Mike Cope was born in Pinellas Park, Florida. He is a retired NASCAR driver who became famous during the mid-1990s as one of the best drivers in the Slim Jim All-Pro Series. In the late-90s he made a failed attempt to race in NASCAR's high levels.
Cope made his Busch Series debut in 1996, racing at the Milwaukee Mile. He ran the #58 Penrose Chevy and started in the 34th position. He ran all but 3 laps and finished 25th.
Cope ran in the All-Pro Series 1997, then returned to the Busch Series in 1998. He made 17 races for a new team, the #30 Slim Jim Chevy owned by Team 34. Cope was able to qualify for all but one of his starts for the team, but he did not run well. His only lead lap finishes were a 7th at Hickory and a 9th at Pikes Peak. Finally, after a 31st at Myrtle Beach, Cope was released with 2 top-10s but 6 DNFs to his credit in 17 starts. He was replaced by Todd Bodine. Cope did not make any more starts in 1998 and finished 40th in points.
Cope made six starts in the 1997 Craftsman Truck Series, driving for Billy Ballew Motorsports. He made his series debut at Homestead-Miami. He started 27th and finished 22nd despite not finishing the race with engine problems. Cope struggled in the other 5 starts, not finishing three of them. However, his best race was the last. He finished 12th at NHIS. His best start in 1997 was Milwaukee Mile where he started 23rd.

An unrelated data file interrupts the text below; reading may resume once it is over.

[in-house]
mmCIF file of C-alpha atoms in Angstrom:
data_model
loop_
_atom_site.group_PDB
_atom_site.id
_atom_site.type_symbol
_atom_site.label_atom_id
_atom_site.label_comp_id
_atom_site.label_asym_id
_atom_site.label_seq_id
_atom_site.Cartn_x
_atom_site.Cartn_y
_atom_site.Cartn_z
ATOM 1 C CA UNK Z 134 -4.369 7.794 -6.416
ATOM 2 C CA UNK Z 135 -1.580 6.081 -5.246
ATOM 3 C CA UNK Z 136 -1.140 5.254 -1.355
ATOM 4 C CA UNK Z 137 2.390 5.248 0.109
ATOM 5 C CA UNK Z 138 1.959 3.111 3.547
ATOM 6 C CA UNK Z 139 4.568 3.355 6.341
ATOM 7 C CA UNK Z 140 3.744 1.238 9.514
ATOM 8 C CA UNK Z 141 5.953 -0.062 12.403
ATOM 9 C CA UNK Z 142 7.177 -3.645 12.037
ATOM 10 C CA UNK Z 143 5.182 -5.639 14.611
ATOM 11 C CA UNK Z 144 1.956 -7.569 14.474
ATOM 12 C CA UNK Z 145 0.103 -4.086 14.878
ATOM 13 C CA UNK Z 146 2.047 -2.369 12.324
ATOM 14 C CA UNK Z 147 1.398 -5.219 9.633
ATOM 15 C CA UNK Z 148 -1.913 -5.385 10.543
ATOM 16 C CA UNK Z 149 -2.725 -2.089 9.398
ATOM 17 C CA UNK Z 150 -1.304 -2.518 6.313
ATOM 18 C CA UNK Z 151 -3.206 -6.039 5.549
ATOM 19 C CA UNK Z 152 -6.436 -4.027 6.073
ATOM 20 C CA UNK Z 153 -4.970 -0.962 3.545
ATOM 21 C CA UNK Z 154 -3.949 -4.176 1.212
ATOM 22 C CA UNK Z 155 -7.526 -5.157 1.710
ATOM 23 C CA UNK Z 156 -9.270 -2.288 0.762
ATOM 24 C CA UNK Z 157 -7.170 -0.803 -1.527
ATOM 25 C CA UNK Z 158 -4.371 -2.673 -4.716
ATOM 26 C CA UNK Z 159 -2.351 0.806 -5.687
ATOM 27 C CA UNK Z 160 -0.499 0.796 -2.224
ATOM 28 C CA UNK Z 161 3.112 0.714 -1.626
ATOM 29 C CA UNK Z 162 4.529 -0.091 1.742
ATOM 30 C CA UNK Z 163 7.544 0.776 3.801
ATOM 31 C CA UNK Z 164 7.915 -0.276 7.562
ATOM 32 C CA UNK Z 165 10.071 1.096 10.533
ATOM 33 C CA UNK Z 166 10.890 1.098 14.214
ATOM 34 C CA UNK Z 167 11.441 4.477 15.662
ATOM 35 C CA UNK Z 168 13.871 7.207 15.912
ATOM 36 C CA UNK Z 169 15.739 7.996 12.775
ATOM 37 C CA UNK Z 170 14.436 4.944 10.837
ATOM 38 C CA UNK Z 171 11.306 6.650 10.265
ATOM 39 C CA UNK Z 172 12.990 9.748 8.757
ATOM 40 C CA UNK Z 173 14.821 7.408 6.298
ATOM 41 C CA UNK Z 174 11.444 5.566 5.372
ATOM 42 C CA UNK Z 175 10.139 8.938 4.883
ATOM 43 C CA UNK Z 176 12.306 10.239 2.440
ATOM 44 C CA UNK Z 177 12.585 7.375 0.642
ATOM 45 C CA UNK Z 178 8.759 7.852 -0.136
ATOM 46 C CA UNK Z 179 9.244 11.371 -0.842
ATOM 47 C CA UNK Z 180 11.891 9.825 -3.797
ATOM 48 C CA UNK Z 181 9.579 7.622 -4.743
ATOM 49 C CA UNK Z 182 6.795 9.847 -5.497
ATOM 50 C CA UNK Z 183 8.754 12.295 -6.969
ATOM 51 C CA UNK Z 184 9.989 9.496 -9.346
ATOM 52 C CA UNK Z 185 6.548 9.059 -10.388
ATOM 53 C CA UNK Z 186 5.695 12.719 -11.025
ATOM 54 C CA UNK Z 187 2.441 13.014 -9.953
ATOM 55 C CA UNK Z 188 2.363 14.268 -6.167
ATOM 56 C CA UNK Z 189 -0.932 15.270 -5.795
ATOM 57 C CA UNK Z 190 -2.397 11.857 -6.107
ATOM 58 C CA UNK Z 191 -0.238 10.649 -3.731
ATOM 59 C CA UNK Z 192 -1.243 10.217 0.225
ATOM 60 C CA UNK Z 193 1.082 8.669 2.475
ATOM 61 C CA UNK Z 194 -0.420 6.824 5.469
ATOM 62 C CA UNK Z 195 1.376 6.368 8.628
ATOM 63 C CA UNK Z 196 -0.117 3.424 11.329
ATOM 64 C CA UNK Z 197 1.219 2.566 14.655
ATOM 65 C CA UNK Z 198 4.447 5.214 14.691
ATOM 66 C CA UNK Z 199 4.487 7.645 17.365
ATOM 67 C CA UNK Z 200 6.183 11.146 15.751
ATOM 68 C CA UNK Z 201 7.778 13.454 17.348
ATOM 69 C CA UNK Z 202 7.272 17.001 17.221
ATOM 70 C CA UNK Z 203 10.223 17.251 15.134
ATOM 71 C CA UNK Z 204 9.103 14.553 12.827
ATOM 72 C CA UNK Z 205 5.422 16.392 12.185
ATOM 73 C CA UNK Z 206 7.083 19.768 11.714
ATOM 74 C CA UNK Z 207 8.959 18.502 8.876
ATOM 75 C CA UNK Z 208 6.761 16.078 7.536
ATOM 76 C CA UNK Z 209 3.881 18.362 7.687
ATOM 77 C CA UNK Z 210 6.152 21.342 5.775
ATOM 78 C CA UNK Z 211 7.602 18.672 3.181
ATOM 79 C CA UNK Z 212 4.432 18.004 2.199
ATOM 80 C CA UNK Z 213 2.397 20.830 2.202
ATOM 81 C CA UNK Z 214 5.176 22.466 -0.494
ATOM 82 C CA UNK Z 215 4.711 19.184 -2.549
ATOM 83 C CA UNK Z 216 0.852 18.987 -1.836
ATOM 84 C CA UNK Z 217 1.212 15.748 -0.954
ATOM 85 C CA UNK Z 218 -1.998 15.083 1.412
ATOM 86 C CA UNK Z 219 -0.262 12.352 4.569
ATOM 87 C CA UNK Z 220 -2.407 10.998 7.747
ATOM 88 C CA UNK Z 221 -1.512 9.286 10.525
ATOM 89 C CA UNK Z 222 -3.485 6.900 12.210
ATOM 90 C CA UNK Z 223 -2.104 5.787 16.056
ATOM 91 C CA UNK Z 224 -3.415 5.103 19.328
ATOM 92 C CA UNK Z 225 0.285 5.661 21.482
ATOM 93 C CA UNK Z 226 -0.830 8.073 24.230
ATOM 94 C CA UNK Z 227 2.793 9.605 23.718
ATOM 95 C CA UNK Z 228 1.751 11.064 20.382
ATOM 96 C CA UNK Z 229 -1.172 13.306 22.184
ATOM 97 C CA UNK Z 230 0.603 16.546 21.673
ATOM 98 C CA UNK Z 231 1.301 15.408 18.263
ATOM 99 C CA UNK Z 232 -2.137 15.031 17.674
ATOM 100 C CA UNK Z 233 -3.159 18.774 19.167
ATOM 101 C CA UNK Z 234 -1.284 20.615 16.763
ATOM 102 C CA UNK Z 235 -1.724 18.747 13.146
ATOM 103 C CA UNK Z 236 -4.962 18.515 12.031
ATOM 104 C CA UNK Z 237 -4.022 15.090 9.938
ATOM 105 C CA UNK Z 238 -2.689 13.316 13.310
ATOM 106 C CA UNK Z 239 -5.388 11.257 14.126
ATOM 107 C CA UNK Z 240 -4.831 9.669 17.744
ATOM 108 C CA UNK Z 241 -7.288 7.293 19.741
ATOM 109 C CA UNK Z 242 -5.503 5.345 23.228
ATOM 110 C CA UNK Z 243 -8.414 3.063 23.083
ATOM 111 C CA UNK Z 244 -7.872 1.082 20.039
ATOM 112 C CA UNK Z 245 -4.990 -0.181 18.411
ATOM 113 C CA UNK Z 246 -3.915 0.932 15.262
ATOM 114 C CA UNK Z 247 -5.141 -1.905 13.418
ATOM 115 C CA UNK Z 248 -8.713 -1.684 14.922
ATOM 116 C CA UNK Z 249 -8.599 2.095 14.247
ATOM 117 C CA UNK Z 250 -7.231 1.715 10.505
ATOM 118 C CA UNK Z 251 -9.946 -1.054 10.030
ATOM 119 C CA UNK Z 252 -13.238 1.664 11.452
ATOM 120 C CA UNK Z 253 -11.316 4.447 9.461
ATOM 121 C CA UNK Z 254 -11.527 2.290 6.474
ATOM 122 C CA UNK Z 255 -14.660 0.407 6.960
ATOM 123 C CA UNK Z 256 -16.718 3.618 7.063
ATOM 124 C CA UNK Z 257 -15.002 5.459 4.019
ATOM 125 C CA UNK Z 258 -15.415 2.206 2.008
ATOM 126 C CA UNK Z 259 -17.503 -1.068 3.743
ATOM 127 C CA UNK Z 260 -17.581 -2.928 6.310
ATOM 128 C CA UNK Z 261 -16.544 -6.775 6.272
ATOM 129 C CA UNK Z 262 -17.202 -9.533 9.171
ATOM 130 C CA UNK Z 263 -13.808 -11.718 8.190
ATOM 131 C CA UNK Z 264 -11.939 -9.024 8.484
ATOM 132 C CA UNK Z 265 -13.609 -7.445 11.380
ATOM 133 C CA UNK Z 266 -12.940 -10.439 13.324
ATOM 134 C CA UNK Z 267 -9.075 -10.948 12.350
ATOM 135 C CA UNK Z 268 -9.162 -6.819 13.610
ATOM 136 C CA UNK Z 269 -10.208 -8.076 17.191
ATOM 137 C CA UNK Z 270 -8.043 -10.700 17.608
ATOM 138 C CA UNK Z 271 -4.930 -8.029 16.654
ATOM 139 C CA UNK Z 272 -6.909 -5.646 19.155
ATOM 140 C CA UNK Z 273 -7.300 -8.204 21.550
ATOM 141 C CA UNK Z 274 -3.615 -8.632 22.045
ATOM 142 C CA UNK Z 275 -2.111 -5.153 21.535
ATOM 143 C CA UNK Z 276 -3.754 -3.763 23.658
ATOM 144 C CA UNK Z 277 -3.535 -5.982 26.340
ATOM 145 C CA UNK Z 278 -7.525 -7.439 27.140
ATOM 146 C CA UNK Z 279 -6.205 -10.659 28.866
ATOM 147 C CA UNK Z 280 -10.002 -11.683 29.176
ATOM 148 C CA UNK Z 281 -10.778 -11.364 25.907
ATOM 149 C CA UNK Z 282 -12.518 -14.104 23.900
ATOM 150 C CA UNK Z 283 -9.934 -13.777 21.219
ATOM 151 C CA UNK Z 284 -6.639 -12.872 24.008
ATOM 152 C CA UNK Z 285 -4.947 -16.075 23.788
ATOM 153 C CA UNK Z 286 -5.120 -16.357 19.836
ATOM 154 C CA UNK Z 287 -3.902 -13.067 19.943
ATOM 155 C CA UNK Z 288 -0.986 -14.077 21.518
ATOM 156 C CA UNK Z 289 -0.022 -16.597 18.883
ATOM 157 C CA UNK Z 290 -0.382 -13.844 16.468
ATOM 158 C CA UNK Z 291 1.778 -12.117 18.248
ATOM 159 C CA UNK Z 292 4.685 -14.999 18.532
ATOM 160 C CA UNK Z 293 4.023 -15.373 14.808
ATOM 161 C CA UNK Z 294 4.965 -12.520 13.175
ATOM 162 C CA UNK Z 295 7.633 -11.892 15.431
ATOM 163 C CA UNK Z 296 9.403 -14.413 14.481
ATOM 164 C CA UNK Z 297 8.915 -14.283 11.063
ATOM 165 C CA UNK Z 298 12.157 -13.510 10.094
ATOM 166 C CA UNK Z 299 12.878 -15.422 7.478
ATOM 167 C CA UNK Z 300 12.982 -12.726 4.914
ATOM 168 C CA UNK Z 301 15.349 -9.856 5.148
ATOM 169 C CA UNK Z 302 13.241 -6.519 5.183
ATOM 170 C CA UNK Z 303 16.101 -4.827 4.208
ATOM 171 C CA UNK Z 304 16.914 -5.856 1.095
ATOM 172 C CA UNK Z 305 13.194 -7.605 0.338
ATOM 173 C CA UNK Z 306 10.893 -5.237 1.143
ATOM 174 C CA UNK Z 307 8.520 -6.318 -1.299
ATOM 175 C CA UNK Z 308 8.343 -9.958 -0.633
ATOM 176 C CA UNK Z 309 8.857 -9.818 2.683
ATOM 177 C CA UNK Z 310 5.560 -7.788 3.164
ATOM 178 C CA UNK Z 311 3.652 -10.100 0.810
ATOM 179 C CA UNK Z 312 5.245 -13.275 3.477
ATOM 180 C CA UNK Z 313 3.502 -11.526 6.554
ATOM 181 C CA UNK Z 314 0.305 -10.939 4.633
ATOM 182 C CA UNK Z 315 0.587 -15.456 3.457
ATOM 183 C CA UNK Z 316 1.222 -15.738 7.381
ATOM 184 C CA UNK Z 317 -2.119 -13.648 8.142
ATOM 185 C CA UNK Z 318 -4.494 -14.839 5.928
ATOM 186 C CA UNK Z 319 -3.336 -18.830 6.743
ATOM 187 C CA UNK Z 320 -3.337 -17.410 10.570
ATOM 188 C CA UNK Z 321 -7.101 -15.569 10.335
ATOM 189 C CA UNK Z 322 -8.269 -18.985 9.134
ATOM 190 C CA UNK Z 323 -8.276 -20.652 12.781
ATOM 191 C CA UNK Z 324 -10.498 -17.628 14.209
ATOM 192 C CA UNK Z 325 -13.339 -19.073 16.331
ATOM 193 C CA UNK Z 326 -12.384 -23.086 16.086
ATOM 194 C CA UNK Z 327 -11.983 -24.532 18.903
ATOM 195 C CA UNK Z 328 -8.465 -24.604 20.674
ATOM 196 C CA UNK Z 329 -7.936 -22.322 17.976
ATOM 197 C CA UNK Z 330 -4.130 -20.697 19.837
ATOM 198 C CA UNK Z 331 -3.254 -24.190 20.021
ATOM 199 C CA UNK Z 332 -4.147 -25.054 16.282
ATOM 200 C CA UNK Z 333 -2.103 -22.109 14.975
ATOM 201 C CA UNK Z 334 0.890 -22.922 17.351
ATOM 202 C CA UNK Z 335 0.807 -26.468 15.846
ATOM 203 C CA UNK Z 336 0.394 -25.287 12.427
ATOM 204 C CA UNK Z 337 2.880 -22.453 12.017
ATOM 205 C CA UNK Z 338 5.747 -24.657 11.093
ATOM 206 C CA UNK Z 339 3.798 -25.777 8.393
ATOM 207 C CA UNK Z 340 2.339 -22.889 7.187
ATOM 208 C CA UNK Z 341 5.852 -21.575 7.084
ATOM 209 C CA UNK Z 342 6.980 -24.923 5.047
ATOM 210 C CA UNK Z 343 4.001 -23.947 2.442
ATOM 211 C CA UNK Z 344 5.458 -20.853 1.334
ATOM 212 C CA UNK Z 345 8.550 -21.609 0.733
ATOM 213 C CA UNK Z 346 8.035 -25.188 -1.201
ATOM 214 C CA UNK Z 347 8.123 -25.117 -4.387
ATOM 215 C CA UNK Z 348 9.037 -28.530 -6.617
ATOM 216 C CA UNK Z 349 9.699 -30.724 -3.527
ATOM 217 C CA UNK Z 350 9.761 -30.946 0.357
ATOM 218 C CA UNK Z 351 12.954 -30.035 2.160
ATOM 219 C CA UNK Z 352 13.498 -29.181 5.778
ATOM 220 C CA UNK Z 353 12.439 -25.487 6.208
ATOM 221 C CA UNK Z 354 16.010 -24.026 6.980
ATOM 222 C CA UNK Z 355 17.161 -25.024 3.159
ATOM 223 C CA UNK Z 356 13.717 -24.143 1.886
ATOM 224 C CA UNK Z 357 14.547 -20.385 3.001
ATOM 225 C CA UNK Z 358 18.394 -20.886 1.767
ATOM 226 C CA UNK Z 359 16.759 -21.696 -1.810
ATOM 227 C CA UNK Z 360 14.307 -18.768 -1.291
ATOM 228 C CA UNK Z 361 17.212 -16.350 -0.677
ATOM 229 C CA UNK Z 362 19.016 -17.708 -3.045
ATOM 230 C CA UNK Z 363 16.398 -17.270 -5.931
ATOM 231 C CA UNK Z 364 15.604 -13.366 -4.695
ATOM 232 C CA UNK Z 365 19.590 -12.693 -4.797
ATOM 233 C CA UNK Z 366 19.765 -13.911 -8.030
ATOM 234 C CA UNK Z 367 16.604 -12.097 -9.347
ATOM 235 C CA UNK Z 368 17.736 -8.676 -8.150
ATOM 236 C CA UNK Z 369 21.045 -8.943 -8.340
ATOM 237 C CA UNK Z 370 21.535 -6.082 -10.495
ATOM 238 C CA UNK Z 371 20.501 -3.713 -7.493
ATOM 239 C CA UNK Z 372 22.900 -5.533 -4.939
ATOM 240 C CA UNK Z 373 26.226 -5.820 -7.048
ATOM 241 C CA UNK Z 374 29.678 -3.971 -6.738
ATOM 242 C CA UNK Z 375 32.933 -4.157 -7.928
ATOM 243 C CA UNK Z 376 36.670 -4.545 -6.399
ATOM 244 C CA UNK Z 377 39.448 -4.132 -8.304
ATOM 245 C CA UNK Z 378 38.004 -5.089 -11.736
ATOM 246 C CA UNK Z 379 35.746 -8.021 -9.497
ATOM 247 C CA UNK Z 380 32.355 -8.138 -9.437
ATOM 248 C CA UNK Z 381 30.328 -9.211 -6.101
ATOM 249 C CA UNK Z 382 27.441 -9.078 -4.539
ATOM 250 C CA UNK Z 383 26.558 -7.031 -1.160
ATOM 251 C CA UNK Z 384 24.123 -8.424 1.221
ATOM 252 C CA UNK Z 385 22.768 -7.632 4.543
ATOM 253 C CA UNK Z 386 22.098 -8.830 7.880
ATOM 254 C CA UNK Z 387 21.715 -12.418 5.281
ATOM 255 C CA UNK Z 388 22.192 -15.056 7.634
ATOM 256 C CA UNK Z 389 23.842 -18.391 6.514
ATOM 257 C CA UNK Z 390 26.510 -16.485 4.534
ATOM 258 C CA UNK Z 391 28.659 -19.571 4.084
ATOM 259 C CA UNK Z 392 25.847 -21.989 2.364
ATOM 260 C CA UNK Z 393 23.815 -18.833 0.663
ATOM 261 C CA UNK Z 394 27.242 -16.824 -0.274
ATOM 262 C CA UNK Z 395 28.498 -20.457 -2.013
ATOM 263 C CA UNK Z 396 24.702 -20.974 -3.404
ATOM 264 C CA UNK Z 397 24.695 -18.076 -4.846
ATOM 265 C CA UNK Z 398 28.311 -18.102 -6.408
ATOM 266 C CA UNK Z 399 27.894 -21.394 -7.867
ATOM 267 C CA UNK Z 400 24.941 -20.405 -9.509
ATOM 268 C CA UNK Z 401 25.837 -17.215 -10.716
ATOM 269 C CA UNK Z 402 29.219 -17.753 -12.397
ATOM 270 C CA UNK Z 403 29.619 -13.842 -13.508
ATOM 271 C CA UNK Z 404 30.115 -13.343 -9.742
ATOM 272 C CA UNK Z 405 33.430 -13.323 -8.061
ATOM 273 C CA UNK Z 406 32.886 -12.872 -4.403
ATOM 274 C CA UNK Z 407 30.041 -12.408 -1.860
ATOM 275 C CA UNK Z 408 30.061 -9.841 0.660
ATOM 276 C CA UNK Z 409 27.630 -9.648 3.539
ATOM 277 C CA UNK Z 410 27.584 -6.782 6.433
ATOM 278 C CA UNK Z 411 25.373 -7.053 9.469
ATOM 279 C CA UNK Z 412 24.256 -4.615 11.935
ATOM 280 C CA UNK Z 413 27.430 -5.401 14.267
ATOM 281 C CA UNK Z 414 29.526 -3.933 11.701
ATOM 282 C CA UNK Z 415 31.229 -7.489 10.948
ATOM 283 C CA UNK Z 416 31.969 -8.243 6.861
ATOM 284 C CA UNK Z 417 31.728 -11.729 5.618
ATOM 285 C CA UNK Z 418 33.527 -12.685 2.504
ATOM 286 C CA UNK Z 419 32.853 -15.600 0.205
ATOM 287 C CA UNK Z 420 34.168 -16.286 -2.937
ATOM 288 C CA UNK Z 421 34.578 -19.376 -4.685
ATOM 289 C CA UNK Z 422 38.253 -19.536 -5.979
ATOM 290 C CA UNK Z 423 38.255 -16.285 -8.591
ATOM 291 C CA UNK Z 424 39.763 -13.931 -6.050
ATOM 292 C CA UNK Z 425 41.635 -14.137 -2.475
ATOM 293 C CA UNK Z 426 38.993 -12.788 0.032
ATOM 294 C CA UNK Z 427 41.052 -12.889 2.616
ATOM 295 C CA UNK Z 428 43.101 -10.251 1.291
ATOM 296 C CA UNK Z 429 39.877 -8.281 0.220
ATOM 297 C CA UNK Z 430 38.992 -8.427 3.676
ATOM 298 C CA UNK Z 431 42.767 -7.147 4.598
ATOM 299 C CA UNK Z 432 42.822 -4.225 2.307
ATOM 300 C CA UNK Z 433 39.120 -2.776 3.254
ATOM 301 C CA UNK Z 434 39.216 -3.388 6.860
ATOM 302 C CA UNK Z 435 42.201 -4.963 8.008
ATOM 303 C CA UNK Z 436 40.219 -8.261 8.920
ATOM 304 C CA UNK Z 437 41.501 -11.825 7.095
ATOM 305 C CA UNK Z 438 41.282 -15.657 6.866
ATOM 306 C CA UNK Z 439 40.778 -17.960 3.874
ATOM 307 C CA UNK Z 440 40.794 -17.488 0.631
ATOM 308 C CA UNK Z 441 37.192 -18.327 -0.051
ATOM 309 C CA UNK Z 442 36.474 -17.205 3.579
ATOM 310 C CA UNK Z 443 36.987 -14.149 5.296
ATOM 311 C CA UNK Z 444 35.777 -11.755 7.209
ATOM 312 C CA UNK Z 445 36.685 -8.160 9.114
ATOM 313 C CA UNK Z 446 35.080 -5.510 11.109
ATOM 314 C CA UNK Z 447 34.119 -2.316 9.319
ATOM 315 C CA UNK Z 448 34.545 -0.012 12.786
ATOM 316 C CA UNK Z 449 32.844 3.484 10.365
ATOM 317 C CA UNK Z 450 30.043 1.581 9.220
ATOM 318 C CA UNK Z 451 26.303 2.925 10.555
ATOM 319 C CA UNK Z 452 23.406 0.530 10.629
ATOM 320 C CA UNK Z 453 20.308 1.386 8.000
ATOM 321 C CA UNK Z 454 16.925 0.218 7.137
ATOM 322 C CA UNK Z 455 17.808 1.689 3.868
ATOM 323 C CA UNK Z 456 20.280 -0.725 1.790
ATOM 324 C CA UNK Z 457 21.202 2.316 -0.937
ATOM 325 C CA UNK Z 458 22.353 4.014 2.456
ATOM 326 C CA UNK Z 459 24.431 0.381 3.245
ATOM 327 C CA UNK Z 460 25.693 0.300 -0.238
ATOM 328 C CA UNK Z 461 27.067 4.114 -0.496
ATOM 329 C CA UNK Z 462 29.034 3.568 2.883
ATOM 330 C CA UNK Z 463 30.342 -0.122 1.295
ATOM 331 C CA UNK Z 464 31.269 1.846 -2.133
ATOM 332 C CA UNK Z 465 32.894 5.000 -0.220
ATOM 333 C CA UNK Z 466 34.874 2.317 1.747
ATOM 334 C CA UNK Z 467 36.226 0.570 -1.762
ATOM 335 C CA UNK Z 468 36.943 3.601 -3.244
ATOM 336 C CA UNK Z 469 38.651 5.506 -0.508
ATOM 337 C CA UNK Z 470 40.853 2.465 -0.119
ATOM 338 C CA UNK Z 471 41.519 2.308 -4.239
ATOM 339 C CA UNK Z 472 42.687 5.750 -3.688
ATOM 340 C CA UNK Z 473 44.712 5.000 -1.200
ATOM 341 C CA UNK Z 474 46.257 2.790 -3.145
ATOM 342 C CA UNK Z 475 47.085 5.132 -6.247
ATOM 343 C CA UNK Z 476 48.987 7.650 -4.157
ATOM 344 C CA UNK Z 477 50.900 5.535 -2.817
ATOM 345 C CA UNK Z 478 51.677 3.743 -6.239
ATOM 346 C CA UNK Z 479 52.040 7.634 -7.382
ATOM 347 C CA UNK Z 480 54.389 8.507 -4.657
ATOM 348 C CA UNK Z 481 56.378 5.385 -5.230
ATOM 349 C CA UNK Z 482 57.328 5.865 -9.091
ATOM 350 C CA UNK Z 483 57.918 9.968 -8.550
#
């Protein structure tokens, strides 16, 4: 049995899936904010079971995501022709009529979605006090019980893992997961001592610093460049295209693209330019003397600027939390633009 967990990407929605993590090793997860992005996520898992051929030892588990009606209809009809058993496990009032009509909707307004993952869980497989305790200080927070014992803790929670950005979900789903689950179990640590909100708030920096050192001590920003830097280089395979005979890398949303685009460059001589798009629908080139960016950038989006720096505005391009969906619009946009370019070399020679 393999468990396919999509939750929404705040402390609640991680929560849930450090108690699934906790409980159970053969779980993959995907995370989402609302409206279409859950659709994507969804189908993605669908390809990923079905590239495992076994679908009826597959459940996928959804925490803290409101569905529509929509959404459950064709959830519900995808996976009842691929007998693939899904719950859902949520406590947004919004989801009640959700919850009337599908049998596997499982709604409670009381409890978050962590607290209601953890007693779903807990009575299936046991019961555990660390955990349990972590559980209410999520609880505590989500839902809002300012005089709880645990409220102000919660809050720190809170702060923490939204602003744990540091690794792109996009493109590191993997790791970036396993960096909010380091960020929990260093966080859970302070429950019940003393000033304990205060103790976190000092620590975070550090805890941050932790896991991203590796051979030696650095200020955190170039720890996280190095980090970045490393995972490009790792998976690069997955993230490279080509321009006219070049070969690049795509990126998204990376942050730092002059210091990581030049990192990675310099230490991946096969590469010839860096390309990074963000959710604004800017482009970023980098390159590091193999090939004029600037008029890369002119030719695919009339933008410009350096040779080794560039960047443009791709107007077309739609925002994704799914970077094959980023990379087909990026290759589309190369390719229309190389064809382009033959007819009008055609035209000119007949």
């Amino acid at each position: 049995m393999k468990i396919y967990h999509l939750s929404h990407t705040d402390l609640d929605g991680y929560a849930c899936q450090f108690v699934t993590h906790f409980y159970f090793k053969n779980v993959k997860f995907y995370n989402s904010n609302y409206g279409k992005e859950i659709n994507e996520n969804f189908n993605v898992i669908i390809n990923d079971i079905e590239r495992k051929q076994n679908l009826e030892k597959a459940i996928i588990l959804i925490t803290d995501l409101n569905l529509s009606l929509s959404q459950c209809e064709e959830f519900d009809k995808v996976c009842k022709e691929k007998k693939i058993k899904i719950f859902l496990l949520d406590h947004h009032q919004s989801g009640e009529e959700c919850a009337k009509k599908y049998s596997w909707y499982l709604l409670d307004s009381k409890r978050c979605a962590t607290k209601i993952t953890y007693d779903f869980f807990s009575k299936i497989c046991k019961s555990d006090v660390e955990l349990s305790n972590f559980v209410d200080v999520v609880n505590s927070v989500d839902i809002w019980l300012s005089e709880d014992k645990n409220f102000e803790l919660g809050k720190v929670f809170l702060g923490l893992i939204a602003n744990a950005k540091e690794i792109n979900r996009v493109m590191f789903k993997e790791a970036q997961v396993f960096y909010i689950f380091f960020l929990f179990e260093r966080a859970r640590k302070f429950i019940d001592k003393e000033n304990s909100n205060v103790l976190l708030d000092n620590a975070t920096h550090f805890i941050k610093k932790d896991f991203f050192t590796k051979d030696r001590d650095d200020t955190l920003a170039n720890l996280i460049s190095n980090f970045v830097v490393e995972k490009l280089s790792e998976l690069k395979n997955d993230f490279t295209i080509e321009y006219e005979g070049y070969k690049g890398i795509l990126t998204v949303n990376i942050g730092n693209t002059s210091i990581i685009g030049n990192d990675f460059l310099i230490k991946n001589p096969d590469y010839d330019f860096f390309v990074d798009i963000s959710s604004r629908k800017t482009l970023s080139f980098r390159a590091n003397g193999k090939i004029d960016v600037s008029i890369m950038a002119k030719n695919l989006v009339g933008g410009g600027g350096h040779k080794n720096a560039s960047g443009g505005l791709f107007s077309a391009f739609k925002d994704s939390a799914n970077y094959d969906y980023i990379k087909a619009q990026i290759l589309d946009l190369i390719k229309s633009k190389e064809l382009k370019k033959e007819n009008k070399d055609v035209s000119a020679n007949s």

Cope went Busch racing in 1998, but returned in 1999, making one start at Las Vegas. Driving the #15 Manheim Auctions Ford, Cope started 30th and ran a solid 14th, completing all but two laps.
Cope earned a ride in 2000 to replace Stacy Compton in the Number86 R.C. Cola Ford for Impact Motorsports. The team had been solid, but Cope struggled with the team. His best run was the first race of the season at Daytona International Speedway, where Cope finished 12th. He also added on a 15th at Miami. However, it went downhill afterwards, and after Cope didn't show up for the seventh race of the season, he was released in favor of Scott Riggs.